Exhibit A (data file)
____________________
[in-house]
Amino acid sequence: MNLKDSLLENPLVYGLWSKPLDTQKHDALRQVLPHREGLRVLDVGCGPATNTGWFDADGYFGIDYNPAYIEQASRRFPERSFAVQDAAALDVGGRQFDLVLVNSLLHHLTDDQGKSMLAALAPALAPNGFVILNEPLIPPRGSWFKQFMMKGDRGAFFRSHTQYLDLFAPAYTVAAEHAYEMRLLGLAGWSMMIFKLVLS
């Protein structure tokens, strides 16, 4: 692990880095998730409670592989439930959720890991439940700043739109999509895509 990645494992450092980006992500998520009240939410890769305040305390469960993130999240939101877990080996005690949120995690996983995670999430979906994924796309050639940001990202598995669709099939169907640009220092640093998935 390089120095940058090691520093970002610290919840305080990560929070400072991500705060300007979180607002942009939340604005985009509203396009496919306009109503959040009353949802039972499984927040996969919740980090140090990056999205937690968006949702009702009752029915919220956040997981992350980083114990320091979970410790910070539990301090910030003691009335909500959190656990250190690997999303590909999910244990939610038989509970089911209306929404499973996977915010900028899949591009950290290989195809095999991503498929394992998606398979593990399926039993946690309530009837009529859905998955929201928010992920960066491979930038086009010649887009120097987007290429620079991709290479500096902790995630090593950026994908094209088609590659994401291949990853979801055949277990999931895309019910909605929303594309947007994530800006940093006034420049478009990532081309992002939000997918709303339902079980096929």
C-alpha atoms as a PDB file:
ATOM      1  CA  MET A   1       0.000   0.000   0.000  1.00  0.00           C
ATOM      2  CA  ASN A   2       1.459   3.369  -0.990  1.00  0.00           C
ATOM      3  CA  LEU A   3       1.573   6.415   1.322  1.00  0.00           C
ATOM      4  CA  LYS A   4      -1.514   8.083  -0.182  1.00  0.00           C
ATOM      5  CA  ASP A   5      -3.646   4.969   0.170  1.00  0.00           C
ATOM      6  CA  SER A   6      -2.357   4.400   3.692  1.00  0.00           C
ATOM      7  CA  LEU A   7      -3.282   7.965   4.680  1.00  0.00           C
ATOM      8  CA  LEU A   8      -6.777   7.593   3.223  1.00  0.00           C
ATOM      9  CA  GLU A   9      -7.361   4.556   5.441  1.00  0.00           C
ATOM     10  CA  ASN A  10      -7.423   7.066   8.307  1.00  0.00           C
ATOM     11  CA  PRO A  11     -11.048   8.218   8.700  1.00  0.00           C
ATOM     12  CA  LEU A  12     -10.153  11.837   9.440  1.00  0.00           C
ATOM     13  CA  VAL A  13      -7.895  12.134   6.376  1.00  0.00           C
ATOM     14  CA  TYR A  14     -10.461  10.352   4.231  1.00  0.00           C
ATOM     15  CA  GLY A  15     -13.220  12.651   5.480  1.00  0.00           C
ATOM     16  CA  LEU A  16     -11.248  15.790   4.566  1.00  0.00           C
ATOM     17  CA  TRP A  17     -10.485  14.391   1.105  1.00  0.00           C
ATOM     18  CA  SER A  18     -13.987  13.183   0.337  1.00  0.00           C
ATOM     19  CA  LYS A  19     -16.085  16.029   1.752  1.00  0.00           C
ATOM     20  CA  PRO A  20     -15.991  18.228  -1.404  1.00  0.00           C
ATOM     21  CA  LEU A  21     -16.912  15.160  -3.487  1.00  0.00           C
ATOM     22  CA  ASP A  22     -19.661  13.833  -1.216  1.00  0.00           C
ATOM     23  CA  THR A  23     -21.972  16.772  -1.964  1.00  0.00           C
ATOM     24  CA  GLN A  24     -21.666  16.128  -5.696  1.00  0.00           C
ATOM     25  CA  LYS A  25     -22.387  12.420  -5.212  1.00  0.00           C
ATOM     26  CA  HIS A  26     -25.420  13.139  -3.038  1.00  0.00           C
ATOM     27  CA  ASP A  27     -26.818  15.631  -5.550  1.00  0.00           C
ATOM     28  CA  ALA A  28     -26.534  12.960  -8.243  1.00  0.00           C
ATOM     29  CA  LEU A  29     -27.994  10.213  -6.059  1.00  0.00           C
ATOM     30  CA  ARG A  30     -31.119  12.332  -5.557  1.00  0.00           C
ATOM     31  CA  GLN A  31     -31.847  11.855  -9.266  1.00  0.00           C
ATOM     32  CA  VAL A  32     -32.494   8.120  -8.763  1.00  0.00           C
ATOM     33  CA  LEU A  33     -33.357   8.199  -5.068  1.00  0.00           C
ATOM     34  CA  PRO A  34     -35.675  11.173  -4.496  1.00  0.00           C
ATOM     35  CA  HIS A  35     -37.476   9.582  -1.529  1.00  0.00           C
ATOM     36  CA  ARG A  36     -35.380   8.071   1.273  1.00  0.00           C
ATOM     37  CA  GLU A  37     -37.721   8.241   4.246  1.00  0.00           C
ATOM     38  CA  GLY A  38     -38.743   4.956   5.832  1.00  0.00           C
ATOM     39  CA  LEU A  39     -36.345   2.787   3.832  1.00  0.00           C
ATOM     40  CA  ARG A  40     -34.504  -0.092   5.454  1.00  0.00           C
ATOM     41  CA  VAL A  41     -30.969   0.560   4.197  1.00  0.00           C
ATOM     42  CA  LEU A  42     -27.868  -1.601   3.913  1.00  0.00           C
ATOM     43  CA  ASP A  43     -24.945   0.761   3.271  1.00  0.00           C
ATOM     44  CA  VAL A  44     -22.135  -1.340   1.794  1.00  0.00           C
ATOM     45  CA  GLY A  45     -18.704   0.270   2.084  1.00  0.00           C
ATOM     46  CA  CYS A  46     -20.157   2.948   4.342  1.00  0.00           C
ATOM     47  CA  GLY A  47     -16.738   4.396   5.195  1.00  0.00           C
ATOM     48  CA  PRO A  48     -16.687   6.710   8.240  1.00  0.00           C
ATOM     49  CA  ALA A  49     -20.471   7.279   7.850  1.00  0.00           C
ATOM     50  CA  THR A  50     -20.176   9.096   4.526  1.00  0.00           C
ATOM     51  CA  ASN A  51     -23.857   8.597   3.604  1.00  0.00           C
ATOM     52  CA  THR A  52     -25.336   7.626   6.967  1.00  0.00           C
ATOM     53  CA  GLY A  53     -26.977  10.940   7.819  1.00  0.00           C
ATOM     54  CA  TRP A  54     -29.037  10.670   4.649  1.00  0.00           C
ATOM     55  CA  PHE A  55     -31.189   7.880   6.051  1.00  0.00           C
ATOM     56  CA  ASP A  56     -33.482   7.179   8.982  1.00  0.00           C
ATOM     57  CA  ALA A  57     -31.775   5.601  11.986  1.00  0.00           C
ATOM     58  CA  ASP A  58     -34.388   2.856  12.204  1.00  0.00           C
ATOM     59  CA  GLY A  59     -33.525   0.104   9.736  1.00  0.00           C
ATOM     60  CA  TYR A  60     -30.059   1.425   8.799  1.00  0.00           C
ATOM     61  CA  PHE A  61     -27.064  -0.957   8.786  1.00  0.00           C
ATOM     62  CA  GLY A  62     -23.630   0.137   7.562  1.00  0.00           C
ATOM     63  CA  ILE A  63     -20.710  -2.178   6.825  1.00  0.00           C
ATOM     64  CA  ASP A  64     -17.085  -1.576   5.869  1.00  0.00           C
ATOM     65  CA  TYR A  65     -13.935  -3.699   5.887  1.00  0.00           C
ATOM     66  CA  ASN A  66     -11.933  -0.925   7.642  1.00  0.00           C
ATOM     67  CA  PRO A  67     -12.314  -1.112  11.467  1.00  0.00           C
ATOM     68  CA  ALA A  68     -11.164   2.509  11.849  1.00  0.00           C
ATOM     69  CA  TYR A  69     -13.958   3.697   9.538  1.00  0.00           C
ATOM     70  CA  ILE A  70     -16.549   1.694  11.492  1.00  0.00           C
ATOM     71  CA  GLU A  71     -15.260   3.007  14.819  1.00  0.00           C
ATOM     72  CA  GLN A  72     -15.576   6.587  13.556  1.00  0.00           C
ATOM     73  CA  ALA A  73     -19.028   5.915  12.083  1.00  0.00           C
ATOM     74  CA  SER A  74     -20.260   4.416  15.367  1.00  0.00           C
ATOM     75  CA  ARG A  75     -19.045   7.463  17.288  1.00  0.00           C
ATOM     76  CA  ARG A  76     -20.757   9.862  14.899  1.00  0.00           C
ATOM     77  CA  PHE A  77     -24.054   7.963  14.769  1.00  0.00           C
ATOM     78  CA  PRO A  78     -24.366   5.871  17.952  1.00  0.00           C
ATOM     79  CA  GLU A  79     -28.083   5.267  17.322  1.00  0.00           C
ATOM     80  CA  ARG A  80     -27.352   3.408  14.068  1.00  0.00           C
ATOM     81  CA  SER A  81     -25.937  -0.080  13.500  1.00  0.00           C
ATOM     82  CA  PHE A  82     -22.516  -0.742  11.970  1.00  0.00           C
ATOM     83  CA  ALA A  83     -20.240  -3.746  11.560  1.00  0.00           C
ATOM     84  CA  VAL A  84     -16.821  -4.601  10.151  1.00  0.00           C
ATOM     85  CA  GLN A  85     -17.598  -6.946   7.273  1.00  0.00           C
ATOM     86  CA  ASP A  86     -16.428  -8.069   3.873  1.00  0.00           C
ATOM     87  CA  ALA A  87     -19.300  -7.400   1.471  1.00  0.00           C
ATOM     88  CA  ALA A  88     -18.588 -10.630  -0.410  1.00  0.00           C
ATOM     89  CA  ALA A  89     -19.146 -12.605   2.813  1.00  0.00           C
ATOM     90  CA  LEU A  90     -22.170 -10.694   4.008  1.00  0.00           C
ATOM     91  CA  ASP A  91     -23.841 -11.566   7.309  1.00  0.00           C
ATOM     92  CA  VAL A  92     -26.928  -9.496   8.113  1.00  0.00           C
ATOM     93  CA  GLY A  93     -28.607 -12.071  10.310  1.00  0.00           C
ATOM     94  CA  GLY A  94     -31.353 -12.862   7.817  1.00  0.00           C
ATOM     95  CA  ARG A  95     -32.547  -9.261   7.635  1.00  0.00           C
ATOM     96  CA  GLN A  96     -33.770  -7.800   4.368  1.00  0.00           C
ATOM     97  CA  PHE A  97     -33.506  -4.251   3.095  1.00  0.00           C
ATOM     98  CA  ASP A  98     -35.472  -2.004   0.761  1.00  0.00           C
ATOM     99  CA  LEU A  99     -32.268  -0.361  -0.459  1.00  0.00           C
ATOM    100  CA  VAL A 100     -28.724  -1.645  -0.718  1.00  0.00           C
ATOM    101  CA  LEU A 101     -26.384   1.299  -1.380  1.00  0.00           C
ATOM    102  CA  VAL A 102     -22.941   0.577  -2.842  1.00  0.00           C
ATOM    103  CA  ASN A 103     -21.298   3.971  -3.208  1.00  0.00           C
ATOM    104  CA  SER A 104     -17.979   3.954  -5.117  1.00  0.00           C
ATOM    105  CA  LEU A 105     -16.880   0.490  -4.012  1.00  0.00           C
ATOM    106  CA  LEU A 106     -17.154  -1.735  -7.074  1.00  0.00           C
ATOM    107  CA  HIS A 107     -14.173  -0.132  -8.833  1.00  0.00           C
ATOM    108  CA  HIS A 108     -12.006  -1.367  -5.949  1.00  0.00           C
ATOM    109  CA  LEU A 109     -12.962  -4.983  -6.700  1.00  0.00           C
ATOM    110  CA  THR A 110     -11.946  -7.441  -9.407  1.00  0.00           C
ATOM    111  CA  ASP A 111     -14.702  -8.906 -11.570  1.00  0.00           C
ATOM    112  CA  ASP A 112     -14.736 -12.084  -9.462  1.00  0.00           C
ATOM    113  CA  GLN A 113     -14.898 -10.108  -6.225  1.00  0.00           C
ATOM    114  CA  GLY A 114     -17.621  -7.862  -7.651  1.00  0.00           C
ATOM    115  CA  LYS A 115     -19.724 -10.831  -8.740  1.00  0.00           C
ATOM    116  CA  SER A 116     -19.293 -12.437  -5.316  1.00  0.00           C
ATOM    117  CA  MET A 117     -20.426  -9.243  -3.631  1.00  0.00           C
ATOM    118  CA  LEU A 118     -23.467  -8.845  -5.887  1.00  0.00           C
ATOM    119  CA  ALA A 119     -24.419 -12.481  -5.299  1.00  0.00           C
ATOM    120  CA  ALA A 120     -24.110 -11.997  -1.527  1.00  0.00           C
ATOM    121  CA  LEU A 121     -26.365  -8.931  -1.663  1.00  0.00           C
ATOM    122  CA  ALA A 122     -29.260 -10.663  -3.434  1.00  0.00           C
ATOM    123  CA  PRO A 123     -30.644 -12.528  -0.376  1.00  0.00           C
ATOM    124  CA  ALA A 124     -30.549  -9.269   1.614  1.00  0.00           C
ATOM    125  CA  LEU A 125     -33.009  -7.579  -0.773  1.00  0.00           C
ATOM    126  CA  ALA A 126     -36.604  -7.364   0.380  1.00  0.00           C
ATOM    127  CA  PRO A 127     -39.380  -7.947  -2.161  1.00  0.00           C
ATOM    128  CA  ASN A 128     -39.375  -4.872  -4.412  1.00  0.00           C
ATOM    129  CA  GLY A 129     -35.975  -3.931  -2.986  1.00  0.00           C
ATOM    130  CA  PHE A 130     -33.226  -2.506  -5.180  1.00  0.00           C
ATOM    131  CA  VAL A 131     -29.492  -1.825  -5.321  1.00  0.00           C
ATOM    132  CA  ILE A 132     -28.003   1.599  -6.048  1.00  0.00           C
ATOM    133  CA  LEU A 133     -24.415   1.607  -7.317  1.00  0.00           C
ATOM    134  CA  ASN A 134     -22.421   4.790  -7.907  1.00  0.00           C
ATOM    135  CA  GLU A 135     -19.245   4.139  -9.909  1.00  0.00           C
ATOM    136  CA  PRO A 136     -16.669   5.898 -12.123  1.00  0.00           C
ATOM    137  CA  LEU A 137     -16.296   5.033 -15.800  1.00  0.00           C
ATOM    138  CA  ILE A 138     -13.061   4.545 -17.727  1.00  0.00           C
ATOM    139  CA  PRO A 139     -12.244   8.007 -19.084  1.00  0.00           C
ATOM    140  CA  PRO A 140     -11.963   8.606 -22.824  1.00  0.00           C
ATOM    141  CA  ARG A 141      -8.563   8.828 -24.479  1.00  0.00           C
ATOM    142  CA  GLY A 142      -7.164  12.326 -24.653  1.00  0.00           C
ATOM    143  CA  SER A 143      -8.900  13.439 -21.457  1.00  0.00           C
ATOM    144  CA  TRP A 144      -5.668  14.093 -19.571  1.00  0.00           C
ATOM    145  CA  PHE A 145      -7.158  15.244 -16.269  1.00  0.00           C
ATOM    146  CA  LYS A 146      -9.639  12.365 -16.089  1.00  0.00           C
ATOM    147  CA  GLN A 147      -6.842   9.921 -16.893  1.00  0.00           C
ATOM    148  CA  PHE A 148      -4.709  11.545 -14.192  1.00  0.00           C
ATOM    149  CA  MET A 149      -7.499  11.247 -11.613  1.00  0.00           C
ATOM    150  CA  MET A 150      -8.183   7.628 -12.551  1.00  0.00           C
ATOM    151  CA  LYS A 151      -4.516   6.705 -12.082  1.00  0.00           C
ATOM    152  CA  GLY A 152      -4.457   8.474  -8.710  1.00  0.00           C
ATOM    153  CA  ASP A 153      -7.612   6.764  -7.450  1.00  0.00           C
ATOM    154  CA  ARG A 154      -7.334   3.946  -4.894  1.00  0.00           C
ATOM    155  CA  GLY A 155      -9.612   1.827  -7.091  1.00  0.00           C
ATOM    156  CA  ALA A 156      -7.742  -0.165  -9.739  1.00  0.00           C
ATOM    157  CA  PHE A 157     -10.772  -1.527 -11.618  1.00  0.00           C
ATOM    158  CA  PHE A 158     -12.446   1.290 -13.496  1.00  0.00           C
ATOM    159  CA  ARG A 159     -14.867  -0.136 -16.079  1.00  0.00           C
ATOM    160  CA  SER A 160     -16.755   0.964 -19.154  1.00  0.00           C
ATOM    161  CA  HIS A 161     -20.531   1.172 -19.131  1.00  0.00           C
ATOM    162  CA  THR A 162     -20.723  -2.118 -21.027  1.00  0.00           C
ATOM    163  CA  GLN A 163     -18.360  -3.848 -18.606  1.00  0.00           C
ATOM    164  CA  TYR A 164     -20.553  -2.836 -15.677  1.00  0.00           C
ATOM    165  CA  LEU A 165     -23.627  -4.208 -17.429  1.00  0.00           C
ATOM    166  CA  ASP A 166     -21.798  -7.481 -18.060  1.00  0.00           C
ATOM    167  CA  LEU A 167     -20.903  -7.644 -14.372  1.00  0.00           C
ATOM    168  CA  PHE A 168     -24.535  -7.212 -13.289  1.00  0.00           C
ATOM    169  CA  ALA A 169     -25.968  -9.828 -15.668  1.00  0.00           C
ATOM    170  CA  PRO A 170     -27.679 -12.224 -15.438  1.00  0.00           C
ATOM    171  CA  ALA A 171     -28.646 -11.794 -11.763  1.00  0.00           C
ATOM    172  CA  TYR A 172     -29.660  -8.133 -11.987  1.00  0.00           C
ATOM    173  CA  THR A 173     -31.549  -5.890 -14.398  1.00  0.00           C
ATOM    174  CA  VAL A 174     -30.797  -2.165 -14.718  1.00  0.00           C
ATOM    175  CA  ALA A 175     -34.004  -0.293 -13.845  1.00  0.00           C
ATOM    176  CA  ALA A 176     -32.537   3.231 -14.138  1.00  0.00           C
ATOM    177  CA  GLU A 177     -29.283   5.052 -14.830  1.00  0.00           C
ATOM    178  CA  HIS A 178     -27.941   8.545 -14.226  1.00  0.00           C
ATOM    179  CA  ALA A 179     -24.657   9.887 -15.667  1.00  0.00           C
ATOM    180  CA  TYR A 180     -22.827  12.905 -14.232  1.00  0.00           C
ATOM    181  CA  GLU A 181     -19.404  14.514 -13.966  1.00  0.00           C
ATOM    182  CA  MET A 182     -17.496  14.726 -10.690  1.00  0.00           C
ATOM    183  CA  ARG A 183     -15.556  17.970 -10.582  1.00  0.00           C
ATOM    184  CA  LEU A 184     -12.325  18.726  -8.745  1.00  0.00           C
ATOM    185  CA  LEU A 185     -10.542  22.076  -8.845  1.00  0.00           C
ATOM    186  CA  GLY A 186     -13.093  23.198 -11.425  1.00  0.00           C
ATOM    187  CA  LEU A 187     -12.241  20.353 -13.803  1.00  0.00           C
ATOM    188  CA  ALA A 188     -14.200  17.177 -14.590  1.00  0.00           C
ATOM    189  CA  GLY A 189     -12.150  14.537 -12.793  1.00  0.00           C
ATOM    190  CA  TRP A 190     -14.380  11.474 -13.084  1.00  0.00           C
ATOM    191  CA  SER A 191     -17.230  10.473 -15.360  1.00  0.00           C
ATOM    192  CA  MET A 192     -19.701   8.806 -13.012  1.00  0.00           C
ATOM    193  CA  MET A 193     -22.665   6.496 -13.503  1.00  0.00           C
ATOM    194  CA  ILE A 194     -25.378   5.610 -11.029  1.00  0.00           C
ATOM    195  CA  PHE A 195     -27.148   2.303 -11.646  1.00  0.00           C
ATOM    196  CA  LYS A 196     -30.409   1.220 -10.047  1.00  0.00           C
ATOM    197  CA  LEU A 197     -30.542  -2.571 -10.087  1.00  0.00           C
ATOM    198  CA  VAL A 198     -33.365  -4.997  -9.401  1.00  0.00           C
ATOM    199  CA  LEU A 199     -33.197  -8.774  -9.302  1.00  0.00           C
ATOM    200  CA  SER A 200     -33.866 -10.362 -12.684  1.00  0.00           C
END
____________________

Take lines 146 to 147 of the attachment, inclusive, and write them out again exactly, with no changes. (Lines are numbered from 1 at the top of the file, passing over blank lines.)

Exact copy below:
ATOM    142  CA  GLY A 142      -7.164  12.326 -24.653  1.00  0.00           C
ATOM    143  CA  SER A 143      -8.900  13.439 -21.457  1.00  0.00           C